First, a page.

"The Master said: Only when your minds cease dwelling on anything whatsoever will you come to an understanding of the true Way of Zen. The Way of the Buddhas flourishes in a mind utterly free of conceptual thought processes, which discrimination between this and that gives birth to a legion of demons!"
Huang-Po warned that of the "three or four thousand students of the Ch'an sect" in his time, "only three or four individuals" would ever "attain the goal" (Lin-Chi was one, his enlightenment joyfully recognized by Huang-Po, -- which leaves at the most three more enlightened Ch'an people in Huang-Po's generation). So:
"Strive on! Strive on! You must liberate yourselves! Buddhas cannot do it for you!"
The goal of Ch'an according to Huang-Po is sudden awakening followed by complete liberation and the cessation of rebirth.
"Kasyapa obtained a direct self-realization of original Mind, so he is not one of those with horns. Whosoever obtains this direct realization of the Tathagata Mind, thereby understanding the true identity of the Tathagata and perceiving his real appearance and real form, can speak to others with the authority of the Buddha's true spiritual son."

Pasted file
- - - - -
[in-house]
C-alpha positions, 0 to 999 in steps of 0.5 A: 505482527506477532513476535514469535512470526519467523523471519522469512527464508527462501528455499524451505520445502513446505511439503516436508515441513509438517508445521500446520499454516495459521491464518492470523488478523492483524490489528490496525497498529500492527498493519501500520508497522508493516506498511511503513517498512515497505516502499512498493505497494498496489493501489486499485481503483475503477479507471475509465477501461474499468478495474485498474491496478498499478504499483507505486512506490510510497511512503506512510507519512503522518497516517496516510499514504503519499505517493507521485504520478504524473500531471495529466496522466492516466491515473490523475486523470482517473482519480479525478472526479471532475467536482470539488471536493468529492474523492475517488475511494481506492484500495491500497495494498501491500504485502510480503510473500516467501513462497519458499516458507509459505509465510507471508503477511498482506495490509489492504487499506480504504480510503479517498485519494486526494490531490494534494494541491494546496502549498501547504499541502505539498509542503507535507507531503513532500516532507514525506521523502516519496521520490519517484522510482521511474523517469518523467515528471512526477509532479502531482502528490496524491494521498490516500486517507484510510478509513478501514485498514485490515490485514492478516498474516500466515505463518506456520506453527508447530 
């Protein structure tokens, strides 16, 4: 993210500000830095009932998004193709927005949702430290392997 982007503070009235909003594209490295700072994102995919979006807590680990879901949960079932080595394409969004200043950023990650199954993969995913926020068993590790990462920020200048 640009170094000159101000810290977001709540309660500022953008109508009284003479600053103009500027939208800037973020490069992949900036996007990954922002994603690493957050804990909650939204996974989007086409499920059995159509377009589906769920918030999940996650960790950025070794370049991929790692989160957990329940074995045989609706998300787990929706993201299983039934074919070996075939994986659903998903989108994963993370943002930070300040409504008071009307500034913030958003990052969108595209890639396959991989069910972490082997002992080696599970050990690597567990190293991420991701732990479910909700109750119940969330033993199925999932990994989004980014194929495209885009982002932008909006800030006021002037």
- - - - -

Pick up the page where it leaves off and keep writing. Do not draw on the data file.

"If an ordinary man . . . could only see the five elements of his consciousness as void; the four physical elements as not constituting an 'I'; the real Mind as formless and neither coming nor going; his nature as something neither commencing at his birth nor perishing at his death, but as whole and motionless in its very depths; his Mind and environmental objects as one – if he could really accomplish this, he would receive Enlightenment in a flash. He would no longer be entangled by the Triple World; he would be a World-Transcendor. He would be without even the faintest tendency toward rebirth."
According to Huang-Po, Ch'an cannot be learned from books and all discussions, arguments and debates about Ch'an are not only pointless, but harmful.